Blaze reignites debate over fire protection
March 14, 2011, Paradise, N.L. - All is not well in Paradise, at least not when it comes to fire protection.
March 14, 2011
By Robert Lynch
A structure fire on Feb. 16 that gutted a $750,000 home has rekindled a years-old debate among municipal decision makers and residents over fire protection in the town of 12,584.
The issue is whether Paradise should have its own fire department or continue to pay the St. John’s Regional Fire Service to provide suppression services.
According to the 2006 census Paradise was the fastest-growing town in Atlantic Canada. Paraside is on the Avalon Peninsula and is a part of the St. John's Metropolitan Area. In the early 1990s, Paradise amalgamated with the the Town of St. Thomas, to the north west. Paradise and St. Thomas, along with three other communiites, now make up the so-called super town of Paradise. This super town is growing in all directions and into many un-serviced areas. The municipality does not have water or sewer services in these new areas.
Just after 10 p.m. on Feb. 16, St. John’s Regional got a call for an alarm inside the house at 188 Summit Dr. St. John’s Regional responded to the call. Mike Dwyer, director of regional fire services with St. John’s Regional, said the response times were 16 minutes for St. John’s Regional’s station in nearby Mount Pearl and 17 minutes for St. John’s Kenmount Road station. Dwyer said road and weather conditions contributed to the lengthy response times but that the times were reasonable for the distance.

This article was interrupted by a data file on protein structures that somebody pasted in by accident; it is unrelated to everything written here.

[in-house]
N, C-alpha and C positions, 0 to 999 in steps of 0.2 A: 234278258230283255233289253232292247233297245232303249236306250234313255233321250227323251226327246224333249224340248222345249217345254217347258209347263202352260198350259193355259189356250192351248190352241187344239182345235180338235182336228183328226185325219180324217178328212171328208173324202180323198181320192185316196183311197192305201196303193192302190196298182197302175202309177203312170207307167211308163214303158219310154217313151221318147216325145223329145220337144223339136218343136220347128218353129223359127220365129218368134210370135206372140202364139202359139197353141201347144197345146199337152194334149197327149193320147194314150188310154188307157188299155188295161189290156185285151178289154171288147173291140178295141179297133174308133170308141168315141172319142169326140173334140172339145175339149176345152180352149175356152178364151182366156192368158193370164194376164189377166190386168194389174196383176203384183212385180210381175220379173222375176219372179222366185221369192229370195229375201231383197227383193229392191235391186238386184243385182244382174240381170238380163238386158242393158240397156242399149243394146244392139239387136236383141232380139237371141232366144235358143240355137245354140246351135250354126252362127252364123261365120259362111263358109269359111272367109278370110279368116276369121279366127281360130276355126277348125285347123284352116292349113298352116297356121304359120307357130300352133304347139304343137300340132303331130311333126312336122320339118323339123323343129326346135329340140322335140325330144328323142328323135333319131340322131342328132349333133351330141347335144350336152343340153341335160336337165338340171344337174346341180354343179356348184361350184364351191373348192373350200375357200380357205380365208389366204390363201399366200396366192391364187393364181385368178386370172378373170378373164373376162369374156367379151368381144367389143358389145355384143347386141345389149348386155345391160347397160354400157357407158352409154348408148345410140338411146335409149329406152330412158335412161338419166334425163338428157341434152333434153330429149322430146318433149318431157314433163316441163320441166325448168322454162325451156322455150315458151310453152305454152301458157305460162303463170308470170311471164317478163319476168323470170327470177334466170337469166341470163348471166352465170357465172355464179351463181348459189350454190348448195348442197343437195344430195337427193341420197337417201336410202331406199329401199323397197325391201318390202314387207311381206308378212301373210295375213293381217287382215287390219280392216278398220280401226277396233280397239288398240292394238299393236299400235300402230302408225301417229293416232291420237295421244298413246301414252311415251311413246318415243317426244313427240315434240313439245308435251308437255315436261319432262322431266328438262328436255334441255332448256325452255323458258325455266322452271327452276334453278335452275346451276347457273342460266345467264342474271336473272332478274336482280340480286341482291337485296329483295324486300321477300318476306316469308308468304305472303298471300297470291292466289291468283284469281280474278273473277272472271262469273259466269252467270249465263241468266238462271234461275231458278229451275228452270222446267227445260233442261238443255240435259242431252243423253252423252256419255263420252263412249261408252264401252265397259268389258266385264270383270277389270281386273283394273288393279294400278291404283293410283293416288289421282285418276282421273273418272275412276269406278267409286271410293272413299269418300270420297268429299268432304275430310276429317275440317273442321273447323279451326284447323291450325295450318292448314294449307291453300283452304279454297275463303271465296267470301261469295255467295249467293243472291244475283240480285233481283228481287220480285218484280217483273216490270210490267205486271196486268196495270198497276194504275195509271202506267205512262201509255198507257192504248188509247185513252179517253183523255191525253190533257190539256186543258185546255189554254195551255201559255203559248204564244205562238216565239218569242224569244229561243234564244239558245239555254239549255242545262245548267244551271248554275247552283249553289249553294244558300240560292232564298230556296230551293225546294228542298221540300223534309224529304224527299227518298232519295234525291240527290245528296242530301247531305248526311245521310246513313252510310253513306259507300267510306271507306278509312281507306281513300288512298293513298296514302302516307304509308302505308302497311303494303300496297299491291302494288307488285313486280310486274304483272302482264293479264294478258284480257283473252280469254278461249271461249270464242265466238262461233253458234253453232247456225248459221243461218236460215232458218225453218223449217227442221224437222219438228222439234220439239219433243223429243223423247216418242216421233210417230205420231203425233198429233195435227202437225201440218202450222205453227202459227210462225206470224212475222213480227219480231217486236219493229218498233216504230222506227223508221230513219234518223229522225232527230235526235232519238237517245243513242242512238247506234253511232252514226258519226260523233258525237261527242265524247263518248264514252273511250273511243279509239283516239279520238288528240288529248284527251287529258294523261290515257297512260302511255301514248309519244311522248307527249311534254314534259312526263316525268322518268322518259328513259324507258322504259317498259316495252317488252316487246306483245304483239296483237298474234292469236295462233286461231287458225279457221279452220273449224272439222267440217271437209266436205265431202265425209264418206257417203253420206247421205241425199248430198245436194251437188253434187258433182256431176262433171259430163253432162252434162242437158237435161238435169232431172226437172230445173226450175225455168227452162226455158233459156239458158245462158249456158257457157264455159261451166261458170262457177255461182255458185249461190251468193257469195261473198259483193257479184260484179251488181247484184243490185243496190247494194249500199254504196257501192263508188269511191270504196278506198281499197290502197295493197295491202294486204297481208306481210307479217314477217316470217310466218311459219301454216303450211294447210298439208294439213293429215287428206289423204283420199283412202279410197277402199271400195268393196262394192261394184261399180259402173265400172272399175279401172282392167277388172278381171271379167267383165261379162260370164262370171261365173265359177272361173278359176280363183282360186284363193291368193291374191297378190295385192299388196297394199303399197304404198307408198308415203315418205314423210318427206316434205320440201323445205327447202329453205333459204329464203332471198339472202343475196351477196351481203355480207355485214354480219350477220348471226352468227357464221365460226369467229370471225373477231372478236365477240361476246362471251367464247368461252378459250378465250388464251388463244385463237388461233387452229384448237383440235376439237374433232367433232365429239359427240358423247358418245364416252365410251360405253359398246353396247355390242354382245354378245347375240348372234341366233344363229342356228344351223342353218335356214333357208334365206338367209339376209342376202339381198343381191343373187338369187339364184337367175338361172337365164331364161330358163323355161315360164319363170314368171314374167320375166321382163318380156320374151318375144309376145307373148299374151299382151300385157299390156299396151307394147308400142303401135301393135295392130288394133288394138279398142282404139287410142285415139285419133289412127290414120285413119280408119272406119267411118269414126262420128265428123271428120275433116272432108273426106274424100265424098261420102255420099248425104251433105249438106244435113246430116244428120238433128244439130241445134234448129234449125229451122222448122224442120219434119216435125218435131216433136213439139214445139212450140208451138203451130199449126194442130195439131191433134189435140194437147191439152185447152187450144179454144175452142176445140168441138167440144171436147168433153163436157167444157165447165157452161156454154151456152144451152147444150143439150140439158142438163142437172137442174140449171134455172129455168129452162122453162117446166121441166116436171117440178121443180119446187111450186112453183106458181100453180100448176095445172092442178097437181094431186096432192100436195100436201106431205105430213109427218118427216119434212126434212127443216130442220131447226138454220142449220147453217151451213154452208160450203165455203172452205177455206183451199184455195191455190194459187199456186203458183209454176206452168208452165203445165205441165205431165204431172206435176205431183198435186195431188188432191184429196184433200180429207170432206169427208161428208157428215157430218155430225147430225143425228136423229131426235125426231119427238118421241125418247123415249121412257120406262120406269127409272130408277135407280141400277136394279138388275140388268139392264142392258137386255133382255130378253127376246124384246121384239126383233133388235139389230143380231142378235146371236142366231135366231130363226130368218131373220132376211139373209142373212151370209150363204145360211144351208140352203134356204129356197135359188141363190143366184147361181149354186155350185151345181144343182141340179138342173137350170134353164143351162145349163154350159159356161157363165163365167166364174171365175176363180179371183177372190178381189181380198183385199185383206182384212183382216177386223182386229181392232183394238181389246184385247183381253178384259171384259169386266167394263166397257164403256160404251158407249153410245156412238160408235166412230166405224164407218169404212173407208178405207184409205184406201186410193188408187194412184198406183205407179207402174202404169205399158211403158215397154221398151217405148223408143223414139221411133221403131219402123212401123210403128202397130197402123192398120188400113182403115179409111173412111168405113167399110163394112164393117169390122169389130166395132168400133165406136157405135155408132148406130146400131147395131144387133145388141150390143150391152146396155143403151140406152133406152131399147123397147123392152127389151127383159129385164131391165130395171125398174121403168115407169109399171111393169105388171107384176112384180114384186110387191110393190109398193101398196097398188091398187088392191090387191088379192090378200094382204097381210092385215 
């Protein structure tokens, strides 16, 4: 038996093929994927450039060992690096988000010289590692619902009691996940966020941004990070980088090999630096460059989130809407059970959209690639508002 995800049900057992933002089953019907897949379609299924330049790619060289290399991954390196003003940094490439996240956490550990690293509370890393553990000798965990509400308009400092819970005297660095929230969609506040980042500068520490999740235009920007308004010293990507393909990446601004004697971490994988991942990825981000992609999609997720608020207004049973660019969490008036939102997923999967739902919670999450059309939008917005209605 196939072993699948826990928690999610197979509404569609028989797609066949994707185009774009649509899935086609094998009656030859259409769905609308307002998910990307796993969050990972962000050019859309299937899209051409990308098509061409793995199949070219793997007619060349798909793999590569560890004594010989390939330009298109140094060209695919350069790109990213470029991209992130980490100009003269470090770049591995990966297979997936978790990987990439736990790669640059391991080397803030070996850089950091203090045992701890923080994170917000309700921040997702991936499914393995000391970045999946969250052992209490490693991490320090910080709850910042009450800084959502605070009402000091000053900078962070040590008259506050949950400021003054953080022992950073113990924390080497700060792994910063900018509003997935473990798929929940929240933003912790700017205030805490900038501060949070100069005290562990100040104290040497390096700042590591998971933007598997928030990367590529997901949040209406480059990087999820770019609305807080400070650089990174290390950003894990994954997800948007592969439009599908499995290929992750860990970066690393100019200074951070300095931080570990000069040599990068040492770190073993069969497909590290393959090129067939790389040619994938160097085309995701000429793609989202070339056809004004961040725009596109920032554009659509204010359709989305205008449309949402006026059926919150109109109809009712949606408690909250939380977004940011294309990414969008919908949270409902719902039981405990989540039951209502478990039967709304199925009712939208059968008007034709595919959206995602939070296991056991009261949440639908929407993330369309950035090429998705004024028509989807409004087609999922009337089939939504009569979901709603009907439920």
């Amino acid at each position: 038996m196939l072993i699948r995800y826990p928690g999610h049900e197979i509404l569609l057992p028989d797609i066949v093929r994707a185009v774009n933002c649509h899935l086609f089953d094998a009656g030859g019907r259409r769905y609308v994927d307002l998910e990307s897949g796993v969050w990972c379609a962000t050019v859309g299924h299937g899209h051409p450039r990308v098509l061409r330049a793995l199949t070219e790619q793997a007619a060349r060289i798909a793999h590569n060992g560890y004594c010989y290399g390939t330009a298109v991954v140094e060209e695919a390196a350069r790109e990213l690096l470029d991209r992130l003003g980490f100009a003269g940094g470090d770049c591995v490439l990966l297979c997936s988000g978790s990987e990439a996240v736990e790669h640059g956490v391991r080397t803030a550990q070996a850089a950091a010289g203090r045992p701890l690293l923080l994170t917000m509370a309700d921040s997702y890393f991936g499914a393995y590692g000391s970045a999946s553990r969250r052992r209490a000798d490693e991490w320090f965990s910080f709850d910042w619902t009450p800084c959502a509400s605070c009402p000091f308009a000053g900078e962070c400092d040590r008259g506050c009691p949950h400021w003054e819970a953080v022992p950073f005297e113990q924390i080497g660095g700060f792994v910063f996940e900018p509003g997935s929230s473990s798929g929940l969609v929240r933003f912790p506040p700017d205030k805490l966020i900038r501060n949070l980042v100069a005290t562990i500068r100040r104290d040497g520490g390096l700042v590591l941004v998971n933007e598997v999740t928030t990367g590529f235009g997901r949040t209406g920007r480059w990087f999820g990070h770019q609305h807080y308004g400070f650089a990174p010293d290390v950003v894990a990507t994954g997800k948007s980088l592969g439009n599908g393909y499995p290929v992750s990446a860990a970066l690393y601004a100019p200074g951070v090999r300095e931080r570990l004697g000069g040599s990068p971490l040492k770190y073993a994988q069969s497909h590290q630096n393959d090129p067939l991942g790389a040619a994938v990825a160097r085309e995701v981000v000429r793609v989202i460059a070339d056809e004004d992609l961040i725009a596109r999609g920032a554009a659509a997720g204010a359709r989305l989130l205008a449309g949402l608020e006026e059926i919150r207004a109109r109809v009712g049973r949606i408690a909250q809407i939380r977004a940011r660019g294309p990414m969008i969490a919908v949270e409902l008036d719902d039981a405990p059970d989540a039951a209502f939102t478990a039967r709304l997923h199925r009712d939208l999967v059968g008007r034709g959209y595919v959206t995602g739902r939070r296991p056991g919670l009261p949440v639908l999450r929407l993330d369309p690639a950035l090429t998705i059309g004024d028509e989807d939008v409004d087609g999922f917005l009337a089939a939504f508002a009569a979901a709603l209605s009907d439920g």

Summit Drive does not have hydrants or a water supply. In June 2010 a home on the other side of Summit Drive burned to the ground. The nearest hydrant is more than 1.5 kilometres away. In both incidents, water was shuttled to the scene repeatedly; without a continuous water source firefighters were forced to exit the structures and allow them to burn.
Rodney Cumby, Paradise’s chief administrative officer, explained that St. John’s Regional also provides backup services for a fee to some smaller towns in that have volunteer fire departments. He noted that talk in the community about a lack of fire protection is inaccurate.
“So,” says Cumby, “while it is true that there is no fire station located in Paradise, it is incorrect to say there is no fire protection provided. In fact, in many areas of Paradise, response times are as good as they are in St. John’s or Mount Pearl.”
In an interview with the local CTV affiliate, resident Stu Reid said “There is no water and sewer and there are no fire hydrants where he is building and with all this development there should be fire hydrants along the street and that its a shame that a town like Paradise doesn’t have its own fire station”
I asked Rodney Cumby to nail down who says there is no fire protection n the town and he said "Some people who are misinformed or fear mongering sometime claim that there is no Fire Protection"
Conception Bay South is Paradise’s neighbor to the west; it has recently committed to upgrading emergency services, including joint study on the feasibility of having fire and emergency services for both communities.
Once this study is complete, Paradise will determine what is best for its residents. The options are:
• Regionalize with Conception Bay South.
• Become a full member of the St. John’s Regional Fire Service committee and have a fire station built in Paradise.
• Create a volunteer or composite fire department.
• Continue to purchase fire and emergency services from St. John’s Regional Fire Department.
Cumby said Paradise will review the options and determine the best fit for the town while considering the needs of the rural and urban areas, residents, businesses and future growth.
St. John’s Regional’s Mike Dwyer said the department has been providing all information requested by Paradise to help its decision makers with this issue.
In a press release, Newfoundland and Labrador Fire and Emergency Services said it will help to fund a study to determine the options available to Paradise.
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